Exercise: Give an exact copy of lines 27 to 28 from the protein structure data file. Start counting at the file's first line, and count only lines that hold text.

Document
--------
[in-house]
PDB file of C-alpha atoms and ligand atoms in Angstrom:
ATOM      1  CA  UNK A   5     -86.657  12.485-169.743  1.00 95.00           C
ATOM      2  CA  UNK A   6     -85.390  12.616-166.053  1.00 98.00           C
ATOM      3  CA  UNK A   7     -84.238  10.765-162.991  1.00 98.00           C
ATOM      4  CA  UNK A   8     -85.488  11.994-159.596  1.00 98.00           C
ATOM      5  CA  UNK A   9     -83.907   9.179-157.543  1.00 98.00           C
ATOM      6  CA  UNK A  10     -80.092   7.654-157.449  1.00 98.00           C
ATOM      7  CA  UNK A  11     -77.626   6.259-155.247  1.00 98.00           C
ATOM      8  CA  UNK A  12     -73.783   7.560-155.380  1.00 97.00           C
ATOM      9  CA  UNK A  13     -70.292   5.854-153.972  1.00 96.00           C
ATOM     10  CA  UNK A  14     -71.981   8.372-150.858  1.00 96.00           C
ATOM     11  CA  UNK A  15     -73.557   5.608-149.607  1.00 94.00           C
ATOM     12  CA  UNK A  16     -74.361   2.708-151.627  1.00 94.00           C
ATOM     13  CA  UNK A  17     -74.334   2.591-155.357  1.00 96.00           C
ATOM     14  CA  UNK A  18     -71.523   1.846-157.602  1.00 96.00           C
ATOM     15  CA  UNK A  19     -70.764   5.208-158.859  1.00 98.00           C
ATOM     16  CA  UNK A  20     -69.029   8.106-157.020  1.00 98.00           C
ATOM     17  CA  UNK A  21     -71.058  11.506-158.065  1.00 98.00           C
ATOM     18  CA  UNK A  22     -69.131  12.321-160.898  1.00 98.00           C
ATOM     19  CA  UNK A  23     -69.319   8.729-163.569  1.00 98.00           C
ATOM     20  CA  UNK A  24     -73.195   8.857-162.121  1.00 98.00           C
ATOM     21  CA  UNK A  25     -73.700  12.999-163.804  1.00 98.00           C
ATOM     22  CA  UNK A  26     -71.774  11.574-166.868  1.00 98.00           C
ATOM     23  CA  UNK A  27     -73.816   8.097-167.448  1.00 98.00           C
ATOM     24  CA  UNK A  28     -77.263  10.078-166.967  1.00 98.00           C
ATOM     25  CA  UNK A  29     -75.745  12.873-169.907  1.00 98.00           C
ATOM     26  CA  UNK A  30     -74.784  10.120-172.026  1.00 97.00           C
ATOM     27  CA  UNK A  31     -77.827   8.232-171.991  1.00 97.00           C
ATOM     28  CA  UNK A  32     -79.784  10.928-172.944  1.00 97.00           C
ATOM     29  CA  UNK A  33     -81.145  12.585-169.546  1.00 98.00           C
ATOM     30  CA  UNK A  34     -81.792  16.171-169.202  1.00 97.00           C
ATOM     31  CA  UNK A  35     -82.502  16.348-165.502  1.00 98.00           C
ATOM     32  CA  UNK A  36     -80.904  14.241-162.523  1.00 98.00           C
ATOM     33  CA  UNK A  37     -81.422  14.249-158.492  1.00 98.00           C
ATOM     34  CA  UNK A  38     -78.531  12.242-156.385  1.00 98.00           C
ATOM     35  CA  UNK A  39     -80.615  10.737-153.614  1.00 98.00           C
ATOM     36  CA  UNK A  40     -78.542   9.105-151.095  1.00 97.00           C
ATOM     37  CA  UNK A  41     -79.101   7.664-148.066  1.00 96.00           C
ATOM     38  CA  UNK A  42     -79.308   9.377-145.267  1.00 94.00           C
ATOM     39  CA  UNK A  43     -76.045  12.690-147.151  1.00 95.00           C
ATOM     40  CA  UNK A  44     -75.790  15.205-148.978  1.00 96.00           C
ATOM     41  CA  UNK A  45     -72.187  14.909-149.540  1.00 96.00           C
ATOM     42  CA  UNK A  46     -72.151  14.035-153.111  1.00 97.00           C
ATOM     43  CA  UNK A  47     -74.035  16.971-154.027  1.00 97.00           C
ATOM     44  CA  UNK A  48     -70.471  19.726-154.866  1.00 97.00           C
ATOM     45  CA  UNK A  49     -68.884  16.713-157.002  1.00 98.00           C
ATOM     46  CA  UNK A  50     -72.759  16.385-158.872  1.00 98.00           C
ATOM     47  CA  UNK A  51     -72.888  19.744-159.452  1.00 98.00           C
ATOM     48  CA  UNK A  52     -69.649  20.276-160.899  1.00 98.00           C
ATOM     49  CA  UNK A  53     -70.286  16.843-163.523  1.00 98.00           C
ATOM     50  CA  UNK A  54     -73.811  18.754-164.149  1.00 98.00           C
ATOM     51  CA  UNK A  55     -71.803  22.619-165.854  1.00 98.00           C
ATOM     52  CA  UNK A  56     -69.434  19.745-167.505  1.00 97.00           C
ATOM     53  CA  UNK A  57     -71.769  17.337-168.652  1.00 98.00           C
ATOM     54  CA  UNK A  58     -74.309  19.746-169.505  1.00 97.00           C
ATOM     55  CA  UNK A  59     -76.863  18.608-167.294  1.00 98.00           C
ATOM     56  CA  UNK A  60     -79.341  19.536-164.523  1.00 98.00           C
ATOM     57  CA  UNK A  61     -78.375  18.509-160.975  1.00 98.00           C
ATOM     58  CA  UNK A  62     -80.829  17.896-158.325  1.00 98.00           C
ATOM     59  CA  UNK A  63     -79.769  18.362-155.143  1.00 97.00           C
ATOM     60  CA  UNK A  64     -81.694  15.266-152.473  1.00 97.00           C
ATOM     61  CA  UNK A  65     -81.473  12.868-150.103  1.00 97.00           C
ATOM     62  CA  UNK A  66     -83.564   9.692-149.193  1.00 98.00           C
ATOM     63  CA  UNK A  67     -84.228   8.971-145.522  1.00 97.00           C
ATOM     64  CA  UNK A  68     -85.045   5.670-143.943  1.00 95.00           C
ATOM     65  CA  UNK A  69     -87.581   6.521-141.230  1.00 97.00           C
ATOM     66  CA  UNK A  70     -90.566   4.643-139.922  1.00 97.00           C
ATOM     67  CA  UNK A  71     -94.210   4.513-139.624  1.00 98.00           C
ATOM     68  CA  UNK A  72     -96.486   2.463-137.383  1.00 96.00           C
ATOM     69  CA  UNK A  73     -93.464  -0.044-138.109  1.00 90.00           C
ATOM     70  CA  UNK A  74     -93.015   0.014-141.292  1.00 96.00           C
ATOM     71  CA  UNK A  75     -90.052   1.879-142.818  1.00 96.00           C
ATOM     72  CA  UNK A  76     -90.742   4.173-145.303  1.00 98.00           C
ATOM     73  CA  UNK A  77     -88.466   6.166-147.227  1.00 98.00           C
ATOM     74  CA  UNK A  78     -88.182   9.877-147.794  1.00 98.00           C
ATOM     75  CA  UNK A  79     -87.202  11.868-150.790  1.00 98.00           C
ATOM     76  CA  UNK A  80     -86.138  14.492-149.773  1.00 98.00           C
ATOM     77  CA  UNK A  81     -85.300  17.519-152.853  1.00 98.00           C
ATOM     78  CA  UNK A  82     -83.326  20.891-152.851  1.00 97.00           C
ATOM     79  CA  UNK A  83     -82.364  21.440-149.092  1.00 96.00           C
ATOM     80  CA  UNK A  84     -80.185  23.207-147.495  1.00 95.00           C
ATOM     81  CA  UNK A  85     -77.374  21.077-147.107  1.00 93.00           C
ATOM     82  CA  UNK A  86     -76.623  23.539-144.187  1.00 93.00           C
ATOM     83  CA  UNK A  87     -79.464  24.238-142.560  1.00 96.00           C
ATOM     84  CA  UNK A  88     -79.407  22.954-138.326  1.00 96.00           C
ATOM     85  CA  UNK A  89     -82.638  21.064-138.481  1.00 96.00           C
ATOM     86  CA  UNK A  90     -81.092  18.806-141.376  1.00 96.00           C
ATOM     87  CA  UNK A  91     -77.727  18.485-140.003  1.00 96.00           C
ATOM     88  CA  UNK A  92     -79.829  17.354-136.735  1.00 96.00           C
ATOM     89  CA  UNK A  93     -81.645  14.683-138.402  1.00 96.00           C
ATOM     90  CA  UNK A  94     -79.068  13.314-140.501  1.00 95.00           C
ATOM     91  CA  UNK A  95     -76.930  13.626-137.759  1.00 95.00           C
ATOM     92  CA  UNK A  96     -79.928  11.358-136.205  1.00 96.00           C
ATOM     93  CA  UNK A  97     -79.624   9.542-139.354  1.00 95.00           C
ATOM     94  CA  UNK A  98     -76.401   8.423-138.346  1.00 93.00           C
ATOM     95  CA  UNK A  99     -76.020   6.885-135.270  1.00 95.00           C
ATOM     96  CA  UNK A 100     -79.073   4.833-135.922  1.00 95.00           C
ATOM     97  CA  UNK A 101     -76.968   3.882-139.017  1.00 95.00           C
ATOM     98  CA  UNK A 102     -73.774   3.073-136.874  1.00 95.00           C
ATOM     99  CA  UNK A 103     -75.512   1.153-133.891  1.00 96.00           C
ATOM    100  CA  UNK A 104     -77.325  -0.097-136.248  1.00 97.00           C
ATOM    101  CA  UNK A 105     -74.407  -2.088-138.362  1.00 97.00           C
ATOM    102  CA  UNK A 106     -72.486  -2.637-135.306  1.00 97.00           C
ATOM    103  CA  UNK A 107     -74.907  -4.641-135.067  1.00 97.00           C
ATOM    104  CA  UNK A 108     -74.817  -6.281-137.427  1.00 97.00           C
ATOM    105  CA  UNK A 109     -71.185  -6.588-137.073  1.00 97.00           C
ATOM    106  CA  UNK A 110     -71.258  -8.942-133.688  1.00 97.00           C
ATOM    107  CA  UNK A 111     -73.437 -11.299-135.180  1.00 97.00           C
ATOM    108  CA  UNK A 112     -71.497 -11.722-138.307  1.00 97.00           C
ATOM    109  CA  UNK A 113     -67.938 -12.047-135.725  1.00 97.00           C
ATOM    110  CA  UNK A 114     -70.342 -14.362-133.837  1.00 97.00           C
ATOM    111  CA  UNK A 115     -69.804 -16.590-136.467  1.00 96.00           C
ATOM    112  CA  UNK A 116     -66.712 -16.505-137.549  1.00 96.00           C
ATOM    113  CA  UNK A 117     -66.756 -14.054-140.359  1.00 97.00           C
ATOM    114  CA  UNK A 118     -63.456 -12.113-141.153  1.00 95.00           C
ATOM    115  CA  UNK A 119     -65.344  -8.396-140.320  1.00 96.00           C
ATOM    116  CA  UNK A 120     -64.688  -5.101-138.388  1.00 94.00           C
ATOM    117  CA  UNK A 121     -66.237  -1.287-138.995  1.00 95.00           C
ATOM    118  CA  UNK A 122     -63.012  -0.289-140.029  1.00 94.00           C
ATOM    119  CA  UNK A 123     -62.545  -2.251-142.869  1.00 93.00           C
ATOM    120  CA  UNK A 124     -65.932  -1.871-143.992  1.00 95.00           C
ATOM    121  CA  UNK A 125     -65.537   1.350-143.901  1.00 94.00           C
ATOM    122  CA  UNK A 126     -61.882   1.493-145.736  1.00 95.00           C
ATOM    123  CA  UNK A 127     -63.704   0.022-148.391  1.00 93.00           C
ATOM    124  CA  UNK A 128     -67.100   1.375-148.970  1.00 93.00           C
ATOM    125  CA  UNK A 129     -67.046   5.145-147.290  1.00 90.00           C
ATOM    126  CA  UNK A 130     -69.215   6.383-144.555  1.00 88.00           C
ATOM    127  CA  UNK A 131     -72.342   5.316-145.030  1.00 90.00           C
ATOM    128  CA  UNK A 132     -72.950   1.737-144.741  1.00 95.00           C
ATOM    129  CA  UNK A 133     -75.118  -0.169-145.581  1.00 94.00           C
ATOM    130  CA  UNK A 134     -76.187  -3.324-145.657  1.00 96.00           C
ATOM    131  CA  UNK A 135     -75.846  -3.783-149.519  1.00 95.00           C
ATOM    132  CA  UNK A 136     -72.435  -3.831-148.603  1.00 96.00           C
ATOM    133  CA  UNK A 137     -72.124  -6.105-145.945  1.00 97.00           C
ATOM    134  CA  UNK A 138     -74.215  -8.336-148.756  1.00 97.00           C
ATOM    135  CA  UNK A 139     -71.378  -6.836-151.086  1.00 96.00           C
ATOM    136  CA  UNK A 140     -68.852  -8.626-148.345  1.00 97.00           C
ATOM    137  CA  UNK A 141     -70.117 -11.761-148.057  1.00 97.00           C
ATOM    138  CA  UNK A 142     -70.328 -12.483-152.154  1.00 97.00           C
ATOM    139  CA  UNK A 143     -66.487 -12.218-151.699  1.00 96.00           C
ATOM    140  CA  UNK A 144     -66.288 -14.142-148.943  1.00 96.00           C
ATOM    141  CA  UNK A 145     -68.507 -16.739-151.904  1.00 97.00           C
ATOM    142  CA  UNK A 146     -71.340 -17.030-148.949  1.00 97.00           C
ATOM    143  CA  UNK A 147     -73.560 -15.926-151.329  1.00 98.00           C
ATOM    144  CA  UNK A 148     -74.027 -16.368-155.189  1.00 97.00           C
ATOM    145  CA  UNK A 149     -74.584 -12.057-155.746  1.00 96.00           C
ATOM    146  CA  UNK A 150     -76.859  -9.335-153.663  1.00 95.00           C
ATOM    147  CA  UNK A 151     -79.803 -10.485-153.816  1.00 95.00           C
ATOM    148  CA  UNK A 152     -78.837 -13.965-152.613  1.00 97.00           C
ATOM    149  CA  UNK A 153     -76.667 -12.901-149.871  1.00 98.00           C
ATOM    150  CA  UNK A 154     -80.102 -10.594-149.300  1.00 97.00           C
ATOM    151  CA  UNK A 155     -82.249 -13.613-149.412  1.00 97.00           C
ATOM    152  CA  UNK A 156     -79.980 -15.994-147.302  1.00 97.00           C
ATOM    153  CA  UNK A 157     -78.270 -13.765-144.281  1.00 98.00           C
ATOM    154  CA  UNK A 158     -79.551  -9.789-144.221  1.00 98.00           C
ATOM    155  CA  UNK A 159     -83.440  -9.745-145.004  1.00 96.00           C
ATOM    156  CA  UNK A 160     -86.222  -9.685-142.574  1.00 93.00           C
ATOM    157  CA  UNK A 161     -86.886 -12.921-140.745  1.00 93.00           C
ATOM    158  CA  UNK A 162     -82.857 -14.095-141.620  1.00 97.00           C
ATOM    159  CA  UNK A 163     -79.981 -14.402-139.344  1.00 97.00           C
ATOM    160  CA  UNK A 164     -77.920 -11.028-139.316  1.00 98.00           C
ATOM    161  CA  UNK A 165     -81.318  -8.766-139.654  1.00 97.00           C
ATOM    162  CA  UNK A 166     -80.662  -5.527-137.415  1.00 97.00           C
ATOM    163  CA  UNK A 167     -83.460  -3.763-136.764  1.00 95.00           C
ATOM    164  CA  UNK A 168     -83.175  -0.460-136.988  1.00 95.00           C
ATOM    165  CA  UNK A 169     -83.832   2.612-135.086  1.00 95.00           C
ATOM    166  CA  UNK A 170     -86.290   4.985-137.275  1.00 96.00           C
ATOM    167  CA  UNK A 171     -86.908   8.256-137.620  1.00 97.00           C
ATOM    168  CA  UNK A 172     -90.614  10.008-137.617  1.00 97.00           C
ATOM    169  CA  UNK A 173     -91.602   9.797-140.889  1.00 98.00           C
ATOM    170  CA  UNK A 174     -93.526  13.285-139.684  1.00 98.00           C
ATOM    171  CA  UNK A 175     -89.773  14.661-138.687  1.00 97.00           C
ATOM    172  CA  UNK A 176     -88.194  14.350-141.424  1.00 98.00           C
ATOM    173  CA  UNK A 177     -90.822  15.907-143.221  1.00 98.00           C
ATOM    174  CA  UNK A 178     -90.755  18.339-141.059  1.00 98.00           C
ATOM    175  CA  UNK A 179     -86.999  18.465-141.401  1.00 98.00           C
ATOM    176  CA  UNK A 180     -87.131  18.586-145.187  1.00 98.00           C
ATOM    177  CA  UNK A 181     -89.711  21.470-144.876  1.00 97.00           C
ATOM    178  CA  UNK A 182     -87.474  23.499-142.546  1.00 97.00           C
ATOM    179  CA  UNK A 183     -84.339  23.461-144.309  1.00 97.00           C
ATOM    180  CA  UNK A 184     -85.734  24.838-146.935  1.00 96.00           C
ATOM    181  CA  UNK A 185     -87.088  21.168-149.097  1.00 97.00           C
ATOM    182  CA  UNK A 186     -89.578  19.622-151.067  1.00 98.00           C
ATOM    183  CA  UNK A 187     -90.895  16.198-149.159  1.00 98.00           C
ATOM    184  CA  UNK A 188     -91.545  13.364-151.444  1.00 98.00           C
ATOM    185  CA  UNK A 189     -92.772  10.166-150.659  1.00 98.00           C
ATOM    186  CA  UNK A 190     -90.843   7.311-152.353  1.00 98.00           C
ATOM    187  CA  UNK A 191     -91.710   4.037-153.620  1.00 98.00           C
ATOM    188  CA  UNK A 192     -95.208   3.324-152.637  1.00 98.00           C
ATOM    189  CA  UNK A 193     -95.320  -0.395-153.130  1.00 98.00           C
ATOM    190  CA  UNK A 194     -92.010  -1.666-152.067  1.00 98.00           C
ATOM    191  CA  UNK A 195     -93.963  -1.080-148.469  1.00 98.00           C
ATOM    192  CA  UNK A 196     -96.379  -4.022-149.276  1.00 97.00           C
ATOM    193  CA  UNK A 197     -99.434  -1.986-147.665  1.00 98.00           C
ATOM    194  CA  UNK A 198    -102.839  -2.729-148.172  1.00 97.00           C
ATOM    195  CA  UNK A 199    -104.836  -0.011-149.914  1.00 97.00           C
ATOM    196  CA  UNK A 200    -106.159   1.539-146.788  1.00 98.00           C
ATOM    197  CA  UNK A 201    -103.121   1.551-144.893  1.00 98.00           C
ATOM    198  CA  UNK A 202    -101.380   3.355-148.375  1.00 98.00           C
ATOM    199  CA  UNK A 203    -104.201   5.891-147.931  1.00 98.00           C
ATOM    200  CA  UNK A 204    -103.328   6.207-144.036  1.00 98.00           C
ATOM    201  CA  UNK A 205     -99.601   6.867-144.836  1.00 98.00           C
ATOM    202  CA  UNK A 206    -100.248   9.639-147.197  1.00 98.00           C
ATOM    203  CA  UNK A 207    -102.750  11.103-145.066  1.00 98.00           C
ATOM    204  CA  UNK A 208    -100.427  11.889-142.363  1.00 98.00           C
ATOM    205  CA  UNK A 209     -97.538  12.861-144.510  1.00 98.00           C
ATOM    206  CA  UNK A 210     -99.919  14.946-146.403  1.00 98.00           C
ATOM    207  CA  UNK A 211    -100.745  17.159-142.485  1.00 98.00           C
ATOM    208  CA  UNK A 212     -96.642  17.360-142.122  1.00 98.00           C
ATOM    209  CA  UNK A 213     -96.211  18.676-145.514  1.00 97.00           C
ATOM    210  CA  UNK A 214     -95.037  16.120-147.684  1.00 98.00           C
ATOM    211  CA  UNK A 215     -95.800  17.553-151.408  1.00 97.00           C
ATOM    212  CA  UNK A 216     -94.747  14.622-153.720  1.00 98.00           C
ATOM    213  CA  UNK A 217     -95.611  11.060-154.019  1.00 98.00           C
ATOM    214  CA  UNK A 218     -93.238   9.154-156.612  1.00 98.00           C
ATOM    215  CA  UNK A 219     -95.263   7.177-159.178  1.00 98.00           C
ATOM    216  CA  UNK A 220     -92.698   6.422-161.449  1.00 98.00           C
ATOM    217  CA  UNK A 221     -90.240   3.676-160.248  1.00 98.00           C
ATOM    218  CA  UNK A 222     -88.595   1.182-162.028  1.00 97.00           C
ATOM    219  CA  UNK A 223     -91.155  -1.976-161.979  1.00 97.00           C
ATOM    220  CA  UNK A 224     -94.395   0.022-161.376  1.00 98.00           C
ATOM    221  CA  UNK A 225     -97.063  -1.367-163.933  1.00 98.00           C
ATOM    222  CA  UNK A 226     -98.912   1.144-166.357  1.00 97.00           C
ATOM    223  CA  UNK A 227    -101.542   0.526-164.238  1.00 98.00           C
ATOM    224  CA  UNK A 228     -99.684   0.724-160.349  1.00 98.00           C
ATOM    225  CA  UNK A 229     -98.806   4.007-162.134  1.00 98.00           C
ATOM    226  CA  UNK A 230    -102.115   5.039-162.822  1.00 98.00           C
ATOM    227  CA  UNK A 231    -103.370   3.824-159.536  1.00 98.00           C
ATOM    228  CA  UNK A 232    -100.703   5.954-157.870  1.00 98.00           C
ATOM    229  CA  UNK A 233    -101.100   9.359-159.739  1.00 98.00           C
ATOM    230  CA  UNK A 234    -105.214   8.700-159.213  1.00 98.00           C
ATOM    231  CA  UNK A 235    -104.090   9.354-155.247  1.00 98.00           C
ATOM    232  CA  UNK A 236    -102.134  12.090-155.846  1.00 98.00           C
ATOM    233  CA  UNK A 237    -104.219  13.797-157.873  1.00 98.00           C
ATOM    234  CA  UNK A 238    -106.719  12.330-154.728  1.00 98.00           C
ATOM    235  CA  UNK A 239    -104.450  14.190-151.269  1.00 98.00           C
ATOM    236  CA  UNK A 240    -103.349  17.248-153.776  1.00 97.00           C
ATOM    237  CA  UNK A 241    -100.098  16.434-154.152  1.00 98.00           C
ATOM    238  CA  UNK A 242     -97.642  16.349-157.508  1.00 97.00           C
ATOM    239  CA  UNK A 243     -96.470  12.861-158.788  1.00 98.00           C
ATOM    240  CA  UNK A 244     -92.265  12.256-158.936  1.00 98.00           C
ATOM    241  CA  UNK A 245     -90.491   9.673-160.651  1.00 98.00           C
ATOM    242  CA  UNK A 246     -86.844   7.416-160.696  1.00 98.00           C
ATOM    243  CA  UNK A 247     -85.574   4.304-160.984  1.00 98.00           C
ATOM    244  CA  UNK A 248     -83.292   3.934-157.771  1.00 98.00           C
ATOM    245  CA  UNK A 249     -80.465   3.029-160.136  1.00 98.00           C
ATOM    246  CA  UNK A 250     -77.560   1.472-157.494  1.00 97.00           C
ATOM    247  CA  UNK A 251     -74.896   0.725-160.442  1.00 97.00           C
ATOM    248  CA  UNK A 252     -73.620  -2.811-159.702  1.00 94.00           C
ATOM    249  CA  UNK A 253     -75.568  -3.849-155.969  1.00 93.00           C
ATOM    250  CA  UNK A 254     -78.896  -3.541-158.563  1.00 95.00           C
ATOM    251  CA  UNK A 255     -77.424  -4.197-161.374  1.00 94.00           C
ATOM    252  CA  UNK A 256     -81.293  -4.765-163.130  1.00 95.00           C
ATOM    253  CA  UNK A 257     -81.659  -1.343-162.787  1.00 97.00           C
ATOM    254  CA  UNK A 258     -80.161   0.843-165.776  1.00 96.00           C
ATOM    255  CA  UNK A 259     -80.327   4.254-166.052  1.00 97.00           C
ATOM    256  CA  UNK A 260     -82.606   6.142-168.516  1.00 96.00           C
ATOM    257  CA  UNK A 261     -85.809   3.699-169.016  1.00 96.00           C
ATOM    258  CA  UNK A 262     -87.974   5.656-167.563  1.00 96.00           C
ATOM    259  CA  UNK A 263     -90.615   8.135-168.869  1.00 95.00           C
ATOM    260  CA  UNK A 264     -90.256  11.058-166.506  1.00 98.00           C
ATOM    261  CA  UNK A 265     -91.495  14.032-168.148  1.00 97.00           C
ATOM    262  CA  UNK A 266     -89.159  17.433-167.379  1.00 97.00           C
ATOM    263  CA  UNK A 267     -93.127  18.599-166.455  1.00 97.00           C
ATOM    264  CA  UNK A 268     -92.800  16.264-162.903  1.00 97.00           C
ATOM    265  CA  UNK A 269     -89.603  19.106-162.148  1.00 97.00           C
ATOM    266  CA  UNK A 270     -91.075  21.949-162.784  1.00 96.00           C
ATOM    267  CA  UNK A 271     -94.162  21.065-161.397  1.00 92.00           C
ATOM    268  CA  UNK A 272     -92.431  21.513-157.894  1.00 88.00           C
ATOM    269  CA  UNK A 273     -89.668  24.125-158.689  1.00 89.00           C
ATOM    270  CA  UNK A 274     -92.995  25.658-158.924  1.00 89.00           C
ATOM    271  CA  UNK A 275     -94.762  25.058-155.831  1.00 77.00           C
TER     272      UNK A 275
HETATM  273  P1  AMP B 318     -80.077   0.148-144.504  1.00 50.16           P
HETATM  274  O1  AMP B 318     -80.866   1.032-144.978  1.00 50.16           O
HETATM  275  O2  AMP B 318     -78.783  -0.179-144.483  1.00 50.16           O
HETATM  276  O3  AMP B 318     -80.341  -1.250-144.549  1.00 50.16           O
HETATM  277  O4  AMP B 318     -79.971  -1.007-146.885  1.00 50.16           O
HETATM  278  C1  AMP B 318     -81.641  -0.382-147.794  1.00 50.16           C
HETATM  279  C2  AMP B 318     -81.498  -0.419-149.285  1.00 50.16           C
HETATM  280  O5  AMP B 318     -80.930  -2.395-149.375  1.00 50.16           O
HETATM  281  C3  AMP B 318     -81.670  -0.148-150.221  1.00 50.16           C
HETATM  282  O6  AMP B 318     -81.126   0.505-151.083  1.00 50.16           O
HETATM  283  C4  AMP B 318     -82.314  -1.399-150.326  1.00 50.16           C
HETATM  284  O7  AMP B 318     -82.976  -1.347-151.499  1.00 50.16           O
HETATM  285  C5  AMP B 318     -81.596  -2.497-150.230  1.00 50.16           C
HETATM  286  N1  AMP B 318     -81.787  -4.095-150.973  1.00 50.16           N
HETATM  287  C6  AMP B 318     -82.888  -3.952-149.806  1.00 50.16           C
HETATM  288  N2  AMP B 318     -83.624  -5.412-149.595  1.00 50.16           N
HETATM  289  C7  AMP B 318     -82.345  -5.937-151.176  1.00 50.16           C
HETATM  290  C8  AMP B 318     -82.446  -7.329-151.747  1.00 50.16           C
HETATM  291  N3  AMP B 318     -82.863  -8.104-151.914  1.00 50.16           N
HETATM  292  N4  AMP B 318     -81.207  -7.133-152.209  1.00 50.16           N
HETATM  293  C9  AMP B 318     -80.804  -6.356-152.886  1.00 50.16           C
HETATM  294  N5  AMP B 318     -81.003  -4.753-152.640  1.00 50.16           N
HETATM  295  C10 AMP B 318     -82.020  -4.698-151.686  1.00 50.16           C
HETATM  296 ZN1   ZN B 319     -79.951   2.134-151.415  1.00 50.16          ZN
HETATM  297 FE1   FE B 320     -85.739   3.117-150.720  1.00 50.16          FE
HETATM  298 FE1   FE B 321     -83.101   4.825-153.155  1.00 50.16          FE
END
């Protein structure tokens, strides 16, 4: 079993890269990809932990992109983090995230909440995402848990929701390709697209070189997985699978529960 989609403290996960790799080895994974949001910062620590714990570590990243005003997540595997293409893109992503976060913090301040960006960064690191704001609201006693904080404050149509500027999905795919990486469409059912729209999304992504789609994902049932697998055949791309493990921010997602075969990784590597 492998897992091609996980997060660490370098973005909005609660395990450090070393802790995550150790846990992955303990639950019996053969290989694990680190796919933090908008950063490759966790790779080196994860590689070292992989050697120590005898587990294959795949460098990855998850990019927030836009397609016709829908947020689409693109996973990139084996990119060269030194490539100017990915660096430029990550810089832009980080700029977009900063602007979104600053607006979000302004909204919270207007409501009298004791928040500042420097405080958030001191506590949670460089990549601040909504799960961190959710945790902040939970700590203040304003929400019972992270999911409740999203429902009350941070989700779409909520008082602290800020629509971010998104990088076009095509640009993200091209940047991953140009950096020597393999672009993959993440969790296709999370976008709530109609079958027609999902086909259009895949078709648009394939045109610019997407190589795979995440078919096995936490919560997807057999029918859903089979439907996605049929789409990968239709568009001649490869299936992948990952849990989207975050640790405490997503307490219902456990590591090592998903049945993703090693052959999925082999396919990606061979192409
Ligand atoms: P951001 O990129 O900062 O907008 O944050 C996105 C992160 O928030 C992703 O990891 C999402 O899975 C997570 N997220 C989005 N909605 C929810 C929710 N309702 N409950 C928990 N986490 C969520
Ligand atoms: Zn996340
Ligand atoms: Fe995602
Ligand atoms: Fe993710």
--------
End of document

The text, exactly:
ATOM     25  CA  UNK A  29     -75.745  12.873-169.907  1.00 98.00           C
ATOM     26  CA  UNK A  30     -74.784  10.120-172.026  1.00 97.00           C